During my second year in grad school, though, I accepted a full-time staff position in the Graduate Writing Center. I took it because I was flattered to be offered it (by my thesis chair, to whom I owe both my career path for the past 10 years and my interest in Victorian literature) and because the pay and working conditions sounded better. I started as the instructor for a graduate-level basic writing course (I was teaching grad students before I had finished my master’s—talk about imposter syndrome!); two years later, I became the director of the Graduate Writing Center, and eventually I became the director of nearly all of our university’s tutoring services. I had never intended to go into writing center work (which is a field of its own, a vibrant and growing one), but I professionalized myself into the field: reading the major journals, attending conferences, getting involved in organizations, and learning to speak the writing center language. All along, though, I was still thinking of myself as a teacher, picking up courses even though my eventual faculty contract didn’t require me to teach (even though this made me crazy busy) and trying to stay current in the fields I would be teaching. When it came time to get my Ph.D., I didn’t go for a degree in writing center studies, nor even composition, but literature and criticism. The degree wasn’t practical for my job, but it was practical for the career in teaching that I still believed I would have.

As time went by, I received advancement opportunities, leadership experience, and pay increases for which I was (and still am) grateful. But trying to have both my administrative career and a teaching career on the side was making me crazy, and often it was my “real” job as the tutoring center director that suffered. I knew I should give something up, but while the classes were where my passion truly lay, the administrative work was where most of my pay and all of my benefits came from. And, let me be clear, I didn’t hate that work. It just wasn’t what I wanted to be doing for the rest of my life.

So a couple of years ago, I started applying for jobs elsewhere–not just in other schools, but in other states, where I could hit “reboot” on my life, reassessing things that were cluttering up my schedule and my mental space–not just professionally, but personally. And just last month, I received a job offer that would allow me to do so, and I took it. For the first time in my academic career, I won’t be a director of anything; I’ll just be a plain professor (well, associate professor). And I’m very happy about that.

I’m not sure what this will mean for my plans to rebrand this as a Hufflepuff leadership blog, since I won’t be in a leadership position anymore except insofar that all teachers are leaders in a sense. I’m thinking about making it more of a (sometimes Hufflepuff) emotional intelligence blog, which is basically what it has been recently. I’d still like to use my fictional characters Patrick Weasley and Becky Weasley, and maybe even Sam Larson, who appeared last week. As always, I am open to your suggestions.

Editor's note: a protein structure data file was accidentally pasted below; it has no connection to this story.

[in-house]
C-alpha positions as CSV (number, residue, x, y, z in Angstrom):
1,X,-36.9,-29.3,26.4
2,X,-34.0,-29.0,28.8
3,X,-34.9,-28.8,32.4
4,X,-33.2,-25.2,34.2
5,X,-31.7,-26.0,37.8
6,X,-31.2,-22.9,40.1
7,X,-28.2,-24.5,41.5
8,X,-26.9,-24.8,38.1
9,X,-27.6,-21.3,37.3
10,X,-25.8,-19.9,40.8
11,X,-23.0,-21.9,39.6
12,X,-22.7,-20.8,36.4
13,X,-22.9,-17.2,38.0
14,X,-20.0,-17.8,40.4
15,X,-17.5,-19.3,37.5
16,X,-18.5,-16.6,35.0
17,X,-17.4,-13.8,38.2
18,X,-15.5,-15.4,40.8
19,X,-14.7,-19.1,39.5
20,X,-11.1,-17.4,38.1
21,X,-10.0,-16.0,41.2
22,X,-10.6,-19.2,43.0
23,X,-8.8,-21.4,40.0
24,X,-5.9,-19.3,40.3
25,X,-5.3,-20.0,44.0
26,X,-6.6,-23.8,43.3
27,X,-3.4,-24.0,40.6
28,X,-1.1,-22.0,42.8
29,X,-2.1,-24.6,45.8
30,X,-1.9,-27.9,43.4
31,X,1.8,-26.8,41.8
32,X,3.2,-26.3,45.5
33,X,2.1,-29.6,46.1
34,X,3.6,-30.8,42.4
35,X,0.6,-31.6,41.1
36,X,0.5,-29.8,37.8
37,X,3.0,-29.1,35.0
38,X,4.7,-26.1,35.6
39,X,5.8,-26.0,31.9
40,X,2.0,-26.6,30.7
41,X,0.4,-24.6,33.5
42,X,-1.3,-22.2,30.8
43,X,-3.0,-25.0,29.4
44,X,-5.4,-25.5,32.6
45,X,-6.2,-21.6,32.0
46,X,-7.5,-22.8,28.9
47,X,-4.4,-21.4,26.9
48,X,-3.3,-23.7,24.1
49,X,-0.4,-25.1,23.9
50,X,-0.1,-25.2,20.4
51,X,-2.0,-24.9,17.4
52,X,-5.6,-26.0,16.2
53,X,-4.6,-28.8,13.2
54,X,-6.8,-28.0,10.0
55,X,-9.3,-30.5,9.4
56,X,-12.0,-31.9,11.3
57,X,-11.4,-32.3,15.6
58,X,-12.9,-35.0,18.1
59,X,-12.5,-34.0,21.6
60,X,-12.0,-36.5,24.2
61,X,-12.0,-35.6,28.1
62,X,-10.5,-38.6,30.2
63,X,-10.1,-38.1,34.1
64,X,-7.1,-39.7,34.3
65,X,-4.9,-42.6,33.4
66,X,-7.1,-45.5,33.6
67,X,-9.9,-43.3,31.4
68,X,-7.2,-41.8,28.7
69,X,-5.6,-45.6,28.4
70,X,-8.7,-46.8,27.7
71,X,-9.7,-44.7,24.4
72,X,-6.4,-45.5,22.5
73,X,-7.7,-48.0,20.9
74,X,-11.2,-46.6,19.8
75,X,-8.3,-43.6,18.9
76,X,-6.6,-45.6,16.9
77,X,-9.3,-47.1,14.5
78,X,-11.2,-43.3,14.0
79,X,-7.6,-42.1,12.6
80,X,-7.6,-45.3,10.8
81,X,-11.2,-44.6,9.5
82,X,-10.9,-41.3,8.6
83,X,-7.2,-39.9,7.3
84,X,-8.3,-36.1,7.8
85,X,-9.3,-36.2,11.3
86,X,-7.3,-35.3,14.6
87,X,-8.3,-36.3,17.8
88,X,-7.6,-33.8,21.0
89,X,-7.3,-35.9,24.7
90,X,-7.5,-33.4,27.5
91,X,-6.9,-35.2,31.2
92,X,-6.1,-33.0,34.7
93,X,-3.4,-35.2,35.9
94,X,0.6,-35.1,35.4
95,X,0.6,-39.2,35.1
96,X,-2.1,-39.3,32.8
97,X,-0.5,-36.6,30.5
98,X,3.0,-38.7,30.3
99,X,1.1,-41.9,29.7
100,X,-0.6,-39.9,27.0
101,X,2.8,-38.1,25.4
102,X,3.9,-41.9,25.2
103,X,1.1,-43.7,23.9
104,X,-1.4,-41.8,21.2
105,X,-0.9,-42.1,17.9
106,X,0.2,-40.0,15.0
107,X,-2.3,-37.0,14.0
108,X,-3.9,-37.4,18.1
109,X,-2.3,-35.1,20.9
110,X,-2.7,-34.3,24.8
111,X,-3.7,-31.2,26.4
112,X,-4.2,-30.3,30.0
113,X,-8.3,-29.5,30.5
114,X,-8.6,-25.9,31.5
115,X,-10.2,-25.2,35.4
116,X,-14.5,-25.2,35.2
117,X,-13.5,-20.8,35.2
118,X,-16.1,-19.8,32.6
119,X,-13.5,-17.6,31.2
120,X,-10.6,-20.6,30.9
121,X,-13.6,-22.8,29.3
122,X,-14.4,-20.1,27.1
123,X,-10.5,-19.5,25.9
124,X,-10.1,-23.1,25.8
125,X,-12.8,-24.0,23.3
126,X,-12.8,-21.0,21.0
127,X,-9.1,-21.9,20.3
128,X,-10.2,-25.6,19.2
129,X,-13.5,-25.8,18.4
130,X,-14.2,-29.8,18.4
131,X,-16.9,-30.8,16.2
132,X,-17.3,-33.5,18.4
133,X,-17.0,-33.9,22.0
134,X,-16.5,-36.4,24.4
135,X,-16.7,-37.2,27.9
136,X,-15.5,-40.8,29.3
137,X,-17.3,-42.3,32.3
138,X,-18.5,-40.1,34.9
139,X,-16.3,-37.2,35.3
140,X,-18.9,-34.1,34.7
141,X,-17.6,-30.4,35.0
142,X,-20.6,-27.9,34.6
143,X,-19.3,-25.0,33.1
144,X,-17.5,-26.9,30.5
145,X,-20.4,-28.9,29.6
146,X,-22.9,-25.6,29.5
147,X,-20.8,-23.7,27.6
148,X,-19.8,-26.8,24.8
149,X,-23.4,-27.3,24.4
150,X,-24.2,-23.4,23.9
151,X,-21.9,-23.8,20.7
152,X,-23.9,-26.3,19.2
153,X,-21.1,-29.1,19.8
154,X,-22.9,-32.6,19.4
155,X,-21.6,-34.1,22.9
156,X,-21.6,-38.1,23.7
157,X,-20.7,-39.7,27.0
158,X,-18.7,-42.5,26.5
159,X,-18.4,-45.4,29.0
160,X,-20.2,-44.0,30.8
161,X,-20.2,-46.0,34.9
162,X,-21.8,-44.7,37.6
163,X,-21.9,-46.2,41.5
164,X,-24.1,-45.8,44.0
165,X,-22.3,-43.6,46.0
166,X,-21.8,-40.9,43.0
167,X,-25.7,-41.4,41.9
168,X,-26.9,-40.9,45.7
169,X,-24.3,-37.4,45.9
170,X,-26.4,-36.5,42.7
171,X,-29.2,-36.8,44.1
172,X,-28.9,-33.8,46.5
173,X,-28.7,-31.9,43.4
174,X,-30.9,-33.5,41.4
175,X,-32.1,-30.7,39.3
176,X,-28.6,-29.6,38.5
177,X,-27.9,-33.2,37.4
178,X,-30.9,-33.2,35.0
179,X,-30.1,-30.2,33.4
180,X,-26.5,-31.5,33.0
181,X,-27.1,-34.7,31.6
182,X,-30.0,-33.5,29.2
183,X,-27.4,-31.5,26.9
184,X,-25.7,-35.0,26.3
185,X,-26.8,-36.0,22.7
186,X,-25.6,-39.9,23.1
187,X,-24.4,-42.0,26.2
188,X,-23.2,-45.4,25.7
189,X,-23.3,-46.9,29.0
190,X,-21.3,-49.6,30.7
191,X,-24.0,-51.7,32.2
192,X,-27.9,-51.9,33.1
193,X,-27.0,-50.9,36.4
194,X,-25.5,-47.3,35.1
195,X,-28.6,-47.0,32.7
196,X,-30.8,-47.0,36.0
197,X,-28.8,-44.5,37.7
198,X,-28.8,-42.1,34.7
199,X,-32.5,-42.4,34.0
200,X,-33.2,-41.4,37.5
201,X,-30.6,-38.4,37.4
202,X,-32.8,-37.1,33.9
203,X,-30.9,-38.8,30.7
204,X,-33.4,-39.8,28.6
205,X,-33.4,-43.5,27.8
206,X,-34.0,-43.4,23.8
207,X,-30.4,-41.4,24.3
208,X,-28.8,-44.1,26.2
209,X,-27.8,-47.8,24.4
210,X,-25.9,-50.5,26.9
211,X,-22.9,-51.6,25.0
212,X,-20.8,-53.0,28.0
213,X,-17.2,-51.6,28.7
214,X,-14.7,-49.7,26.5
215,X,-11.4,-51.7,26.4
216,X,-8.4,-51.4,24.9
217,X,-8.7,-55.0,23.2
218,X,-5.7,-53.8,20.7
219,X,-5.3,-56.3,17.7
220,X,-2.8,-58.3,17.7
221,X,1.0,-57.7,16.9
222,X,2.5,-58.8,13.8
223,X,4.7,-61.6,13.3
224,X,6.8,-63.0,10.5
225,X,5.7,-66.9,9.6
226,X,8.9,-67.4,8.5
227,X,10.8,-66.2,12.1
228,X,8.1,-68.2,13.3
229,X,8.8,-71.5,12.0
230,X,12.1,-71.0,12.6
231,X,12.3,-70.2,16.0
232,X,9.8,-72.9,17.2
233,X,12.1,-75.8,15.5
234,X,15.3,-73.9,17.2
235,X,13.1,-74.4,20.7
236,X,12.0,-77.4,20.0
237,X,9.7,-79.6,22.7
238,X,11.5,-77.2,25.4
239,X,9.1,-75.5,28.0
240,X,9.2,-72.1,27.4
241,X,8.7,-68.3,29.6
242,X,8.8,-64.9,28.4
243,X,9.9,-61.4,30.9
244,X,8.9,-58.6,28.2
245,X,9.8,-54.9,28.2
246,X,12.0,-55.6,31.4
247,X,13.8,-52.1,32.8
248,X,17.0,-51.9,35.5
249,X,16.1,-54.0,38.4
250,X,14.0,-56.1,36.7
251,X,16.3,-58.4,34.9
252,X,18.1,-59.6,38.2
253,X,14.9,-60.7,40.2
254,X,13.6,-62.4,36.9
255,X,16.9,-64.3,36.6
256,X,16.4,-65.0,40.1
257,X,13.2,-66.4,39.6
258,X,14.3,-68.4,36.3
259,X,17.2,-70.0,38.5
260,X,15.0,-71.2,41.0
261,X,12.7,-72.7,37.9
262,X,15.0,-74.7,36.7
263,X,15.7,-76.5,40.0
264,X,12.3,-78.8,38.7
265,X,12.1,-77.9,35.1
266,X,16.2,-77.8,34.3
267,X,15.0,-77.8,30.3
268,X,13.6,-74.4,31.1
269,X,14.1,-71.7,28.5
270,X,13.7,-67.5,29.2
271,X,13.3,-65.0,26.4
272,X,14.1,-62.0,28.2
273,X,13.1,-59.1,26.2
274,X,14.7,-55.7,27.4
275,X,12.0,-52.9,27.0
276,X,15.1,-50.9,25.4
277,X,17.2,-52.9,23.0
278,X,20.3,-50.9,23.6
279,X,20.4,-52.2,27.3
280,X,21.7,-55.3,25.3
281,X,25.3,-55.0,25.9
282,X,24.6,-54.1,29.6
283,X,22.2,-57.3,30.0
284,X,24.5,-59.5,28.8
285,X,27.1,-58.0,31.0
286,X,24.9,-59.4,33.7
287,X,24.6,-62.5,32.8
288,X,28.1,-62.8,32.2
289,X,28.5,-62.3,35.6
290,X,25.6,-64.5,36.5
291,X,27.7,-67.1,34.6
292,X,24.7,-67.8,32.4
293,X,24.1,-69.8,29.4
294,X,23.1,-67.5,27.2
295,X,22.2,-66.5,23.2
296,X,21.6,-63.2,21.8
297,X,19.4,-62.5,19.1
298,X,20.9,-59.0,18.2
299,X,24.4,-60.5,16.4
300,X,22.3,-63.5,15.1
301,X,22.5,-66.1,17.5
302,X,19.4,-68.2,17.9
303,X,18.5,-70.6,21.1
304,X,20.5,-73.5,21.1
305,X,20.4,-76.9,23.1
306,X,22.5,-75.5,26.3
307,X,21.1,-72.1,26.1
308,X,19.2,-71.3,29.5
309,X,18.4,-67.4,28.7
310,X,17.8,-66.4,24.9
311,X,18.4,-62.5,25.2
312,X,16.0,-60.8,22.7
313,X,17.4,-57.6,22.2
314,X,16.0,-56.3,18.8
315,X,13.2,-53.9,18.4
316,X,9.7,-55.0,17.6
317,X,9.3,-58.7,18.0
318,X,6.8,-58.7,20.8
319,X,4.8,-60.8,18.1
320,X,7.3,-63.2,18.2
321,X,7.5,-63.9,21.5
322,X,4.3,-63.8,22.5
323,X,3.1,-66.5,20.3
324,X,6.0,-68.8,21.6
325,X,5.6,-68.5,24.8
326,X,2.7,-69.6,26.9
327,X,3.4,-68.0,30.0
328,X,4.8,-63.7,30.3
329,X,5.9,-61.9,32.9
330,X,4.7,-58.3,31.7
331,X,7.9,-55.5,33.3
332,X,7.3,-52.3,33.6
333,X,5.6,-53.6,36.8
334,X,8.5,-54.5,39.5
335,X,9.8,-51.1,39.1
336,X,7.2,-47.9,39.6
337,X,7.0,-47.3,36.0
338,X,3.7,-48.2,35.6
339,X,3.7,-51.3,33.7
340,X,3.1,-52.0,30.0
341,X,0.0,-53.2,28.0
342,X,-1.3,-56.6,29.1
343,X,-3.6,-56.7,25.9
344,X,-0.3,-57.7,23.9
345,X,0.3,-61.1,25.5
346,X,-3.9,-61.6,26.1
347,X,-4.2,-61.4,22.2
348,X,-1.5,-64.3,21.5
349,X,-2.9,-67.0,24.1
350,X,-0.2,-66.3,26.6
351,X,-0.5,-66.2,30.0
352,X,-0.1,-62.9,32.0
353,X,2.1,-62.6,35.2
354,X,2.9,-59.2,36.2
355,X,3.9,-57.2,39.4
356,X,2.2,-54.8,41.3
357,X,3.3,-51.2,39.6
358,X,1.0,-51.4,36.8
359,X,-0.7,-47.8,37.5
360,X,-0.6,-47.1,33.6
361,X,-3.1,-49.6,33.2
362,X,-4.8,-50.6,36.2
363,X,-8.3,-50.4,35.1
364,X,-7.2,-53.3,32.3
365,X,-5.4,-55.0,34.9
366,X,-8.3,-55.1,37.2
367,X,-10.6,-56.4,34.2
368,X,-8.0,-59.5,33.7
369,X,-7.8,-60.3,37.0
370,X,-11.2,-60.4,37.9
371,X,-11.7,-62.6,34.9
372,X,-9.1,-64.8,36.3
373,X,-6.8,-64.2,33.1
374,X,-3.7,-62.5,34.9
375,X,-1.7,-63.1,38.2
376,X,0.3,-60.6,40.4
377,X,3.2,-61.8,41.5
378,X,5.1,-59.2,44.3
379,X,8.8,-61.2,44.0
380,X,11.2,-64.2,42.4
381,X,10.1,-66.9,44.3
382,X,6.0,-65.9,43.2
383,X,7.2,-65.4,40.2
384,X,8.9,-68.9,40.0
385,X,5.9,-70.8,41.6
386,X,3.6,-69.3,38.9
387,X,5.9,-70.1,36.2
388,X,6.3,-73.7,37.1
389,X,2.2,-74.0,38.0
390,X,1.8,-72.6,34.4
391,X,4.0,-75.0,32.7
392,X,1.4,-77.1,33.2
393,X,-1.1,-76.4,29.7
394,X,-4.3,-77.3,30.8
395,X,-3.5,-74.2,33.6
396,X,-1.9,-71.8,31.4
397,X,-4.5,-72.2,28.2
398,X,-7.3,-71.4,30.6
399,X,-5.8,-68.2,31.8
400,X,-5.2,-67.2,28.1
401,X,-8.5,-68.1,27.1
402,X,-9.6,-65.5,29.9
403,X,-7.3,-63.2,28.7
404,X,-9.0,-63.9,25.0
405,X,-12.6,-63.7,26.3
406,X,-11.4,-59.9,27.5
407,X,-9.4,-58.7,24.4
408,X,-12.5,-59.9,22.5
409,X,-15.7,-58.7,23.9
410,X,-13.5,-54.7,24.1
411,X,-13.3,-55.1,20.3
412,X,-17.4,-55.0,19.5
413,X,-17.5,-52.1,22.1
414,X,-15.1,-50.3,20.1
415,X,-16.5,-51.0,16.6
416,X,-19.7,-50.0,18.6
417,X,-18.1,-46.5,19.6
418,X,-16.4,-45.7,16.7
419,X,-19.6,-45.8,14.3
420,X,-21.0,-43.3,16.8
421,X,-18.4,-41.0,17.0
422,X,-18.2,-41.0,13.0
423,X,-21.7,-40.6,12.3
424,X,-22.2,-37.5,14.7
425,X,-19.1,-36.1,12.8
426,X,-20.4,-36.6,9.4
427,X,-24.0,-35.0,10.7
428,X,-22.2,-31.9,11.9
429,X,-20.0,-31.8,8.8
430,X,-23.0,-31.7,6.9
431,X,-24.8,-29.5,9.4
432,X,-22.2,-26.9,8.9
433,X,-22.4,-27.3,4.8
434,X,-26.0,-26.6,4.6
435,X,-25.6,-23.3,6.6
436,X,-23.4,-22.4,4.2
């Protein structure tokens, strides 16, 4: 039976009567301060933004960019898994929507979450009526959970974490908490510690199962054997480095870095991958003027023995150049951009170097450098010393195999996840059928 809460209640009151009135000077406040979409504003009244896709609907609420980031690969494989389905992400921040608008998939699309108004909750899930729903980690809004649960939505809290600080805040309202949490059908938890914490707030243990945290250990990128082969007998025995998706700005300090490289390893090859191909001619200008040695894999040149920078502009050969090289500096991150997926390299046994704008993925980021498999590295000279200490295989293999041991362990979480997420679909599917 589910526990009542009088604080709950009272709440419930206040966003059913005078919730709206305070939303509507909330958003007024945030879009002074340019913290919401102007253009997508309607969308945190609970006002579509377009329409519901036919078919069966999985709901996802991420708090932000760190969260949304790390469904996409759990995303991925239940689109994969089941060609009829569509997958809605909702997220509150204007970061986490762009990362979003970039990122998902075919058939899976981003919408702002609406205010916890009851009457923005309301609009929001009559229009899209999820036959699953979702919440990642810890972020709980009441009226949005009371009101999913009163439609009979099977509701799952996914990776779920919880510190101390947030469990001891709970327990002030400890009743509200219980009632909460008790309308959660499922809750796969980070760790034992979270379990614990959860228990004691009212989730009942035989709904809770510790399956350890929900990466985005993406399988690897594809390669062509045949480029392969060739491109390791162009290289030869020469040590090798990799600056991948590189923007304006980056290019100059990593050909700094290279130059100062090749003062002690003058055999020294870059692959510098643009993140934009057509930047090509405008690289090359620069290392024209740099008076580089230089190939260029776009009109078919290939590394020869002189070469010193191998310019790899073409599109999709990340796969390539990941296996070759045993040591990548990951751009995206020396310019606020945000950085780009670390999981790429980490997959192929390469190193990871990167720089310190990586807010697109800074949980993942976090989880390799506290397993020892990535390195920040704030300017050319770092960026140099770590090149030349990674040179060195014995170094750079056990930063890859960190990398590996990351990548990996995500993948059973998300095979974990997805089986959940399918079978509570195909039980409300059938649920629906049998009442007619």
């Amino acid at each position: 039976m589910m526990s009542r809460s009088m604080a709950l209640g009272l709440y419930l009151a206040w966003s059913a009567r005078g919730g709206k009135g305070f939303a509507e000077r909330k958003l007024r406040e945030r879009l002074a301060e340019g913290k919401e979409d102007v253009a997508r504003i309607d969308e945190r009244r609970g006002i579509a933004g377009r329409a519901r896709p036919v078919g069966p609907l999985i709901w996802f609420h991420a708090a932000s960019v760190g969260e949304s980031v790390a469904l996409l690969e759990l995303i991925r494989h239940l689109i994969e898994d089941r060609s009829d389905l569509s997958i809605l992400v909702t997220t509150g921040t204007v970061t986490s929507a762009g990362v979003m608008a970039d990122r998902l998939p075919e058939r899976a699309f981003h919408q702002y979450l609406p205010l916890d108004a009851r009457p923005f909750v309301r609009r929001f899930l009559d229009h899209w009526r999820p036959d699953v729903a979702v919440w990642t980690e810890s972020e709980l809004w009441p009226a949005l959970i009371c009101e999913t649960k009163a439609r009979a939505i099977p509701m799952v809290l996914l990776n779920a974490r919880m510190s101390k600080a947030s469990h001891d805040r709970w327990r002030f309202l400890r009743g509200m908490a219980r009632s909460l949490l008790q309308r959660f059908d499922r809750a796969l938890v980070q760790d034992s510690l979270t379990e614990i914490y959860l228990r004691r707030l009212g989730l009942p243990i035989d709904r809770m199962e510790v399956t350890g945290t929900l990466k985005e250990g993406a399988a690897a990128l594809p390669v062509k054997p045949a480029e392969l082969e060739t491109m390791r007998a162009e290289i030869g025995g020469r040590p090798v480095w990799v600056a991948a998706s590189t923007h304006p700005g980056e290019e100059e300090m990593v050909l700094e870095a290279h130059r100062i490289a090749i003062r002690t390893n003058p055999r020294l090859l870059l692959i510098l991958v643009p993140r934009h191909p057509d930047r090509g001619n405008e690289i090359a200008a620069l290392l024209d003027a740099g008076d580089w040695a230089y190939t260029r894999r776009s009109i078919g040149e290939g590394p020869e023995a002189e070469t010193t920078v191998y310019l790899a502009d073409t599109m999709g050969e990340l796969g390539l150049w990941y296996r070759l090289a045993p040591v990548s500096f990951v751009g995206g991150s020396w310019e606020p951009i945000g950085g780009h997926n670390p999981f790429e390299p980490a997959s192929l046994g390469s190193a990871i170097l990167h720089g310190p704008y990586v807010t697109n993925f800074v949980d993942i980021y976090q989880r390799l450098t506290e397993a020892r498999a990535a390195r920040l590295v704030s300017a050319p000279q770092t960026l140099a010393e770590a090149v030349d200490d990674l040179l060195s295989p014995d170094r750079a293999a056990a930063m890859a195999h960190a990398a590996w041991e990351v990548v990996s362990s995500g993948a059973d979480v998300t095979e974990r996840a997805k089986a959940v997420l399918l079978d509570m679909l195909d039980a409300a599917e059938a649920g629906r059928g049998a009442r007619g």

As Bilbo Baggins once said (in the movie The Hobbit; please don’t hate me for quoting it), “I’m going on an adventure!” I’m glad you, my readers, will be adventuring with me.

Children’s Literature Conference!

I’m here at Shenandoah University’s 33rd Annual Children’s Literature Conference in Winchester, VA. Specifically, I’m here in the dorm room (complete with inconveniently tall beds) that I’m sharing with my friend and conference veteran Allison Scoles (look for her picture book blog starting later this year!). Now that we’re three days into the conference, I want to give you a recap of what I’ve heard so far.

Monday: First, there was a power outage, and everybody freaked out, but the show went on. (Someone actually quoted P.T. Barnum, with proper attribution.) Our first presenter, Laurie Ann Thompson, author of books for young activists such as Emmanuel’s Dream and Be a Changemaker, bravely gave her presentation in a dark, stuffy auditorium. Her description of her middle school experience was what stood out to me most. I wish I’d written it down, but basically she said that she’d tried to be as unremarkable as she could–invisible, if possible–in order to avoid unwanted attention. I can understand that desire, and I think many people can. She also spoke of her career in software engineering prior to becoming a writer; this became a theme of at least the first couple of days of the conference: very few people follow a simple trajectory from childhood dreams to school to being a famous writer.

The power came back on right as Matthew Holm, the illustrator of the Babymouse and Squish books (his sister, Jennifer L. Holm, writes the text), was about to speak. This was a good thing, because he did a bit of sketching during his presentation. Confession: On Tuesday, I noticed that his sketch (of Squish the amoeba looking a little bit like Harry Potter) was still on the easel, so I sneaked up to the platform at the end of the day and took it. Why? Because it’s original artwork, because I love Harry Potter (“Really? You love Harry Potter?”), and because I think I have a little bit of a crush on Matthew Holm. I mean, he’s an adorable nerd with an infectious laugh who draws comics for a living, and who’s happy doing that even though he knows he’s probably never going to win a Caldecott. Also, during his roundtable session, he gamely answered a whole string of questions I asked about how a comic book illustrator would behave during the zombie apocalypse. I asked these for research purposes. (Seriously, the main character of my zombie story is a comics creator.)